German bombers were a serious threat to allied shipping in the Mediterranean from the new year of 1944, because about 100 modern bombers were stationed in the South of France, their primary goal being the large UGS convoys from U.S.A., carrying supplies to the allied forces in Italy. Fernbrook was in Convoy UGS 40 (station 54), consisting of 77 ships ("Nortraships flÄte" says 65 ships), 17 escort vessels as well as the British cruiser Caledon. The convoy was attacked by a total of 62 aircraft off Cape Bengut on the evening of May 11-1944. The attack lasted for 40 minutes, no ships were hit, 19 planes crashed in the sea, giving a convincing example of how important and useful it was to have decent armament on the merchant ships. According to a gunner's report from Fernbrook, 1 aircraft fell in the water on her port side between ship No. 34 and 35, and another came down in flames near No. 74 and 75.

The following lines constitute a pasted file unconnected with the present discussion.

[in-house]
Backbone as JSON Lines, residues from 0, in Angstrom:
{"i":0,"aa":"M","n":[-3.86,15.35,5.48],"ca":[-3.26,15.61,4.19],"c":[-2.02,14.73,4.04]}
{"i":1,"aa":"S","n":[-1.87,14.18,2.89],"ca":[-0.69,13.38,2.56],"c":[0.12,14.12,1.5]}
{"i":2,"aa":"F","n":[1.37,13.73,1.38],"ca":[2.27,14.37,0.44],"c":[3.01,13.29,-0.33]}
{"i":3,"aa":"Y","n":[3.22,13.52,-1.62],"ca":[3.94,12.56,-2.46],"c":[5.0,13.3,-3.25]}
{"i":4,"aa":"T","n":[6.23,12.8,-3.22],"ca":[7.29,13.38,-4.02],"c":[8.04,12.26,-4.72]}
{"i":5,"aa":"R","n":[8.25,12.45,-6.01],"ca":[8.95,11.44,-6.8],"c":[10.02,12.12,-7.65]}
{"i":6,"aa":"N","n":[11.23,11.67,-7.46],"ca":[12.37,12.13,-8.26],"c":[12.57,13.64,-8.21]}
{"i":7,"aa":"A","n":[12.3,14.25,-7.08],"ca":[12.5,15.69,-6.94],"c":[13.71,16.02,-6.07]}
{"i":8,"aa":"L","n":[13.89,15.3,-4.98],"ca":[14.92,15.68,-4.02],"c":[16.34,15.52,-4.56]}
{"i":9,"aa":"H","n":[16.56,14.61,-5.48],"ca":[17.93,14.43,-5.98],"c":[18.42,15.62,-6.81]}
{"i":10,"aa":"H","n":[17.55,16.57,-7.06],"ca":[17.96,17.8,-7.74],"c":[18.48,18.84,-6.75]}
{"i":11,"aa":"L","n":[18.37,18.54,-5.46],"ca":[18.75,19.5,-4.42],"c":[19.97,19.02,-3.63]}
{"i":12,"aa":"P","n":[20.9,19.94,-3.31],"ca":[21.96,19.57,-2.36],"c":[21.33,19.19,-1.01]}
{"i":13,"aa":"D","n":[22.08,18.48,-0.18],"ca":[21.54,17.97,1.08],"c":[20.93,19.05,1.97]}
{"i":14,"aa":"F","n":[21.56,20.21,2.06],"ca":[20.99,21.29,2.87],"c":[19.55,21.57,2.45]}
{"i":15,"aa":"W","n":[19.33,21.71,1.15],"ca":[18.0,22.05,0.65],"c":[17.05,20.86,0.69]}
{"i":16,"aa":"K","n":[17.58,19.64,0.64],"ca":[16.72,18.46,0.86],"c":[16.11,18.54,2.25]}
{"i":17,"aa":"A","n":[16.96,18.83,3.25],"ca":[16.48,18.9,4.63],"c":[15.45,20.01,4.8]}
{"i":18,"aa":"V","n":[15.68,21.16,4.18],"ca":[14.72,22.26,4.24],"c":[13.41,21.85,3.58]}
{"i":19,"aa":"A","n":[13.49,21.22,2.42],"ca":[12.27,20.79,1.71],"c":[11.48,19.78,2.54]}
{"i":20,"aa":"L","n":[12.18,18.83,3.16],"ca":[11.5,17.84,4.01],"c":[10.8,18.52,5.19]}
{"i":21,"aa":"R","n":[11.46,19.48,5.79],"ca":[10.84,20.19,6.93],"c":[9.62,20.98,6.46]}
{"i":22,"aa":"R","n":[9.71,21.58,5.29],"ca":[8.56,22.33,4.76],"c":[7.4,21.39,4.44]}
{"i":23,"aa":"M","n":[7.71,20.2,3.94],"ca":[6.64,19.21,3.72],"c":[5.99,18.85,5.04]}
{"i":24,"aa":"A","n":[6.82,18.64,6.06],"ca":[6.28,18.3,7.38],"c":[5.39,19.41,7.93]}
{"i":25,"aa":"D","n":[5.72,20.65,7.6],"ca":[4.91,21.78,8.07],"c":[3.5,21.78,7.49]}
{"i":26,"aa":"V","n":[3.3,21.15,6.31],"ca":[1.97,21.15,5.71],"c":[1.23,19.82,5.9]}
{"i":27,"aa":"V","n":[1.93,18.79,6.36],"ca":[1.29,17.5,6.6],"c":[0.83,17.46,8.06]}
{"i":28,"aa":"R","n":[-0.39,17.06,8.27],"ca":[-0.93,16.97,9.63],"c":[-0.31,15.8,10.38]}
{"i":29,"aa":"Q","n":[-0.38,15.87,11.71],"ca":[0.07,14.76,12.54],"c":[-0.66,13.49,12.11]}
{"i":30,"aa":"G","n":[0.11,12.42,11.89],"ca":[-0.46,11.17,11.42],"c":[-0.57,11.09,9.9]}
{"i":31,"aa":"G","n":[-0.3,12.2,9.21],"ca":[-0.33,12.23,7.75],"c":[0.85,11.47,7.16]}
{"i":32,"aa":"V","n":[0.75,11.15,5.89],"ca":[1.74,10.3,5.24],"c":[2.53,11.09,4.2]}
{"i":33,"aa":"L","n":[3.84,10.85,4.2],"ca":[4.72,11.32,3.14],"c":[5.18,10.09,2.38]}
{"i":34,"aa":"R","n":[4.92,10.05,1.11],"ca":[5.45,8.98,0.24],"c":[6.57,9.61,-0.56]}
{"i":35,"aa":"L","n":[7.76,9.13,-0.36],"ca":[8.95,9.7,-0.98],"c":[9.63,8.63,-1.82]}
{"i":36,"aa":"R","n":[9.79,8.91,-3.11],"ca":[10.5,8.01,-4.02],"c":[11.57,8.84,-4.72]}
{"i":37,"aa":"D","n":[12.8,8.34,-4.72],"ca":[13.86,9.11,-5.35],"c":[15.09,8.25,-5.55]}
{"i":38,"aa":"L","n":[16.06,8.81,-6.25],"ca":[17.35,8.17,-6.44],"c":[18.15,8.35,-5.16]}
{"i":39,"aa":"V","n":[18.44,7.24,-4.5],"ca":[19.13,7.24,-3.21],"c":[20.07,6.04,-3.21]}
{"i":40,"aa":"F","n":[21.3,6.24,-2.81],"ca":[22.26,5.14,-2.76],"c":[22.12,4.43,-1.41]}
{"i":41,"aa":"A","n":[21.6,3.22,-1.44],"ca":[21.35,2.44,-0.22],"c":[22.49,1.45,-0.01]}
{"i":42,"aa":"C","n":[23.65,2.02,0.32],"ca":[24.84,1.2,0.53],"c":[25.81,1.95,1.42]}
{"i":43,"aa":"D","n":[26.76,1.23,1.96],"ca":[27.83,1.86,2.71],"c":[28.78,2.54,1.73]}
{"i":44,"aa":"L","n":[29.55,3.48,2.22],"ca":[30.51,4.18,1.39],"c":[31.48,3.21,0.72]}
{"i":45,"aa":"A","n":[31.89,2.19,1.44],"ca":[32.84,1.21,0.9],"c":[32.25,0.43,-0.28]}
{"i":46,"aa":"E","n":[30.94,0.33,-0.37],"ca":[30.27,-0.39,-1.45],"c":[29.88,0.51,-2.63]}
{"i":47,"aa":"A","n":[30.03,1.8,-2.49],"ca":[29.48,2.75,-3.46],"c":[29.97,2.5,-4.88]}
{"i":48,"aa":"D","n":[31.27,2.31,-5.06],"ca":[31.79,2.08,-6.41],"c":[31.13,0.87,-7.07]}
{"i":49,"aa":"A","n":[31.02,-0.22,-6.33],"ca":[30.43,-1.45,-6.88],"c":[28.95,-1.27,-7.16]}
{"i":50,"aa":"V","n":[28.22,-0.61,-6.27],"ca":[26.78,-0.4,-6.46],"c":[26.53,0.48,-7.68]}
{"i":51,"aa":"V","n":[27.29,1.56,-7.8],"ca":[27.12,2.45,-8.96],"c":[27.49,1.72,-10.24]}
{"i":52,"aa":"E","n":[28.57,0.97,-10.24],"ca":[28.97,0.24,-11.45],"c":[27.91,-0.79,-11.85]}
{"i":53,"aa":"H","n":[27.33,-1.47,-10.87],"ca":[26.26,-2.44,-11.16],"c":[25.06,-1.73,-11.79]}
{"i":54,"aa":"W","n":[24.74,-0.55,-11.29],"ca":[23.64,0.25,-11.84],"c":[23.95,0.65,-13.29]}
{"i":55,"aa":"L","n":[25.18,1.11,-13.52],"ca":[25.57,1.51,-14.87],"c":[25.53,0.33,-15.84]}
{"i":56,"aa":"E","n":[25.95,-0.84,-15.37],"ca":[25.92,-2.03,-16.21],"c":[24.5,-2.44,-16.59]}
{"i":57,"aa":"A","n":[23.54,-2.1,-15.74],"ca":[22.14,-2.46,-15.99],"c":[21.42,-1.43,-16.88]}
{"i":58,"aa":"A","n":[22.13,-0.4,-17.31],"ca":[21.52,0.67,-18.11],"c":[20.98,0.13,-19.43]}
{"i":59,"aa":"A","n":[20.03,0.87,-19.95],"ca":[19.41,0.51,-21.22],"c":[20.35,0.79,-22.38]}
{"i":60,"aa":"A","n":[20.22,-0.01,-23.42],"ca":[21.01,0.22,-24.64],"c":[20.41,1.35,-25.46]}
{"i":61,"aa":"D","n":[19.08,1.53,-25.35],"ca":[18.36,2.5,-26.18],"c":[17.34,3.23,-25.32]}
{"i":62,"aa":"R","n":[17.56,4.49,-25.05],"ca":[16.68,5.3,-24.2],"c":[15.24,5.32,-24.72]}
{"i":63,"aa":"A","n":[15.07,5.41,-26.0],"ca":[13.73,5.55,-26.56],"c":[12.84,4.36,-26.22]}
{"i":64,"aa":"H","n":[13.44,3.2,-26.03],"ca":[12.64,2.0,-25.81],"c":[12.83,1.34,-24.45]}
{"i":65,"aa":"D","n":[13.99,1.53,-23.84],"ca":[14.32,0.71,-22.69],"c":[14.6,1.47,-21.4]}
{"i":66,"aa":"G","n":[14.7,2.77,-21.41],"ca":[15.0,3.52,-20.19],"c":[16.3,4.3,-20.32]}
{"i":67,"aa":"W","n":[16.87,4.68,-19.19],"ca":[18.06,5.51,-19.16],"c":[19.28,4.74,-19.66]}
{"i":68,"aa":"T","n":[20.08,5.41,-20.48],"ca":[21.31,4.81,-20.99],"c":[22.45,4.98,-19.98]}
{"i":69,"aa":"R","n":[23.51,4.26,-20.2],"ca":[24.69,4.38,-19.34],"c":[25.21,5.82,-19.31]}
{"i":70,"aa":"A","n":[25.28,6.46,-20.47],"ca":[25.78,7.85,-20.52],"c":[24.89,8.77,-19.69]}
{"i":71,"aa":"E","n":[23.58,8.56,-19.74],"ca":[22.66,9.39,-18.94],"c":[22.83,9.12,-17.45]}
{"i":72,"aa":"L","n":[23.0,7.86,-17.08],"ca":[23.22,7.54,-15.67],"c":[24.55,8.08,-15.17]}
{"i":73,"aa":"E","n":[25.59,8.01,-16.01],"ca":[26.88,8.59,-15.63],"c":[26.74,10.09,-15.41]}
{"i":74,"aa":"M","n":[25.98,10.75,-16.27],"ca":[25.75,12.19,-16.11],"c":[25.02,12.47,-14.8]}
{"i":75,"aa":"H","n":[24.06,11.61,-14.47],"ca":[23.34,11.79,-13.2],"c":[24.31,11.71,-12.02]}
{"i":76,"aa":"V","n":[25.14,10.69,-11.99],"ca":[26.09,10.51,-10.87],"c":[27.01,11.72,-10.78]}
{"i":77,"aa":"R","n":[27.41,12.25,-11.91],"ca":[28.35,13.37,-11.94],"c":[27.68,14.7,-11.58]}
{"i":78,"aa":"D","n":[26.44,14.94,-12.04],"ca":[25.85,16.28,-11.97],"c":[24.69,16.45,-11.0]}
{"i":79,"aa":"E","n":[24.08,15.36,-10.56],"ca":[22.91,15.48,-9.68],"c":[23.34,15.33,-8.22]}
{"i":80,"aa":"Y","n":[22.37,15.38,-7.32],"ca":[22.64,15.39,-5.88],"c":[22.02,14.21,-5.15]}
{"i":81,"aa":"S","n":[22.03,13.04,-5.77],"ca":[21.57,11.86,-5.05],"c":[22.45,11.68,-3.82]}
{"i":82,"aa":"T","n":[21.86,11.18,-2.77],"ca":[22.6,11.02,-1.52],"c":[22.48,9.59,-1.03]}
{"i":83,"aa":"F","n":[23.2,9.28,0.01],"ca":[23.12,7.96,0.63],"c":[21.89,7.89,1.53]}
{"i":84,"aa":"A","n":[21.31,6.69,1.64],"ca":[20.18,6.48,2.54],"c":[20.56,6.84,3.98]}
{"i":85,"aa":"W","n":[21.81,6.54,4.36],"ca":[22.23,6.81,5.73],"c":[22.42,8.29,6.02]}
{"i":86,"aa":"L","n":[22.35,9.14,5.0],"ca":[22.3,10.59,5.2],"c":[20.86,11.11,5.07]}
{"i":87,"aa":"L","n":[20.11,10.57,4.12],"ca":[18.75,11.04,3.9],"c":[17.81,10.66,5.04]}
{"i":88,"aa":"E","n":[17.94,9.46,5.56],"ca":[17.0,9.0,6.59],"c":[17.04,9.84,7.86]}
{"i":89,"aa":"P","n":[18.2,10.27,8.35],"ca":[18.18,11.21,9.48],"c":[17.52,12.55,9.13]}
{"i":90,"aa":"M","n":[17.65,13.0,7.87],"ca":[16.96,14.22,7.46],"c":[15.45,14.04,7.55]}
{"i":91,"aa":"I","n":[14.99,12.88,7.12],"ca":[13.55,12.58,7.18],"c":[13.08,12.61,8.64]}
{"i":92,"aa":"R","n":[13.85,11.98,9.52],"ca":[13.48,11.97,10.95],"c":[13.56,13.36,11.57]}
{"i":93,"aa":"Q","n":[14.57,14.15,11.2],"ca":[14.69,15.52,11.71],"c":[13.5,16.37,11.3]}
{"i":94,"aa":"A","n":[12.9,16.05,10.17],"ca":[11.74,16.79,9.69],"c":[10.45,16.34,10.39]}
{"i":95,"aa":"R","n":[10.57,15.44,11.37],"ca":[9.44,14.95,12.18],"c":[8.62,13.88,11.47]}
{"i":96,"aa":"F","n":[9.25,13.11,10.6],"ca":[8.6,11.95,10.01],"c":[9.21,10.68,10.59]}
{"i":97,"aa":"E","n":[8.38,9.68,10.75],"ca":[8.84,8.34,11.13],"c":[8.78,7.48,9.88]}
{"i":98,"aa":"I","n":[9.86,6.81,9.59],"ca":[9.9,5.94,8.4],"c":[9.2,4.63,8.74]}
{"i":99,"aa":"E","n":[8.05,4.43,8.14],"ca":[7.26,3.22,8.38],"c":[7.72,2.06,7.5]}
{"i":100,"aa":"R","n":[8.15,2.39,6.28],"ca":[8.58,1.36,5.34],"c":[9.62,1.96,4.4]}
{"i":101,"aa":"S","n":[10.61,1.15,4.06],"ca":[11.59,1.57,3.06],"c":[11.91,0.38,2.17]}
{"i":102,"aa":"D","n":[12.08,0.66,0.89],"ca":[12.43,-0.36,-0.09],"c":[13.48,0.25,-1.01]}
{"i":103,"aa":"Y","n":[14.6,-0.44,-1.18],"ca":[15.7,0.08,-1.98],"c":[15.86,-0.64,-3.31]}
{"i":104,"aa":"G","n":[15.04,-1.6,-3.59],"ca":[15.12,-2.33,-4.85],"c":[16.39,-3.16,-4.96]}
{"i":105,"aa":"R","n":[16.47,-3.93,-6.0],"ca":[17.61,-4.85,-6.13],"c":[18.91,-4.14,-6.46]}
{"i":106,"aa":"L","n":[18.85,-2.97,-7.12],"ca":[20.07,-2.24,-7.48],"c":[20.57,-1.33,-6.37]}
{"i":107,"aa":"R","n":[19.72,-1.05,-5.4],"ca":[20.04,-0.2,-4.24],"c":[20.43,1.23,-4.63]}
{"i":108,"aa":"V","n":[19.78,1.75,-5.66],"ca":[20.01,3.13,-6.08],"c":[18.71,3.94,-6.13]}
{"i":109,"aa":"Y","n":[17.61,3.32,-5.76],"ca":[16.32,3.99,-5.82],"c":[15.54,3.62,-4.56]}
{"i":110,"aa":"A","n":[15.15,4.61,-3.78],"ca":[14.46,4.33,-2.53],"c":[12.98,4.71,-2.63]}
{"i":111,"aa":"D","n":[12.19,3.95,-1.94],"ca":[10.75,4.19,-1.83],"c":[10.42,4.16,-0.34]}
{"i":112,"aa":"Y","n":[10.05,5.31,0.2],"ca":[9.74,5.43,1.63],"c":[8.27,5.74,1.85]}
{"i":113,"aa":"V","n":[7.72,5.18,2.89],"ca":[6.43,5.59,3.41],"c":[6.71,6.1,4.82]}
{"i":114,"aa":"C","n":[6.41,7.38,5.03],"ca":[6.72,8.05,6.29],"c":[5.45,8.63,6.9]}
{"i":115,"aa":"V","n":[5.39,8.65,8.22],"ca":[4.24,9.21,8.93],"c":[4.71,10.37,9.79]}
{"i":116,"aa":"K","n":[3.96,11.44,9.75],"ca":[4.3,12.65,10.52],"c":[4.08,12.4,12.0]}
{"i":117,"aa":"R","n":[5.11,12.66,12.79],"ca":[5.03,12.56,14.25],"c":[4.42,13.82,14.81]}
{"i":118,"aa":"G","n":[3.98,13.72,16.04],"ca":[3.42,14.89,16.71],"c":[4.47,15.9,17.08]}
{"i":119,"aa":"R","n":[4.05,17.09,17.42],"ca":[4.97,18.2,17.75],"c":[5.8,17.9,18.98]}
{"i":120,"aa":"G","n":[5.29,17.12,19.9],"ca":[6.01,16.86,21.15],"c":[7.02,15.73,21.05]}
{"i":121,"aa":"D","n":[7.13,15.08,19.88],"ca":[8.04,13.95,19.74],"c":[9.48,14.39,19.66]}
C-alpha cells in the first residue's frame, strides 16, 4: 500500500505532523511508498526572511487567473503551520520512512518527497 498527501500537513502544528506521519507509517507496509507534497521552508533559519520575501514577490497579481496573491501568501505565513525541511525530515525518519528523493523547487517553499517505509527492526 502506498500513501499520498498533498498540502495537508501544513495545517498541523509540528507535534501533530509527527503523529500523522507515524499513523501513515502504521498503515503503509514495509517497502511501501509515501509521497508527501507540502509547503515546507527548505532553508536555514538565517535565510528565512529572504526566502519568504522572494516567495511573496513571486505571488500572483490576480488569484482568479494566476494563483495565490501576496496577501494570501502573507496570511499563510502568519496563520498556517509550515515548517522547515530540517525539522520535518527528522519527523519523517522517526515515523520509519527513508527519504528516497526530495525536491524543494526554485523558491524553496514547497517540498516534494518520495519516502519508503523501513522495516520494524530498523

Roy W. Brown, US Armed Guard Signalman.
The US Armed Guard Signalman Roy W. Brown sailed in the Liberty ship SS John Dickinson, she was laid down on the 29th. of April 1941, to complete on the 21st. of April in 1942. His Battle Station, a loader for a 20mm gun on her bridge. Roy's 18th. birthday was to fall on the day following a devastating enemy air attack on  the 11th. of May 1944.

Note. I am most indebted to Roy W. Brown for his lucid account of this action.

SS John Brown
A photo of the SS John Brown, one of only two Liberty Ships still in existence.
}The Liberty ships in Convoy UGS-40, including SS John Dickinson, would all have been similar ships

Gibraltar.
Convoy UGS 40 passed through the Straits of Gibraltar on the 9th. of May 1944, such a large convoy with a big escort was bound to attract the attention of enemy aircraft, and daily contacts had been made with them, so an attack was considered likely at any time.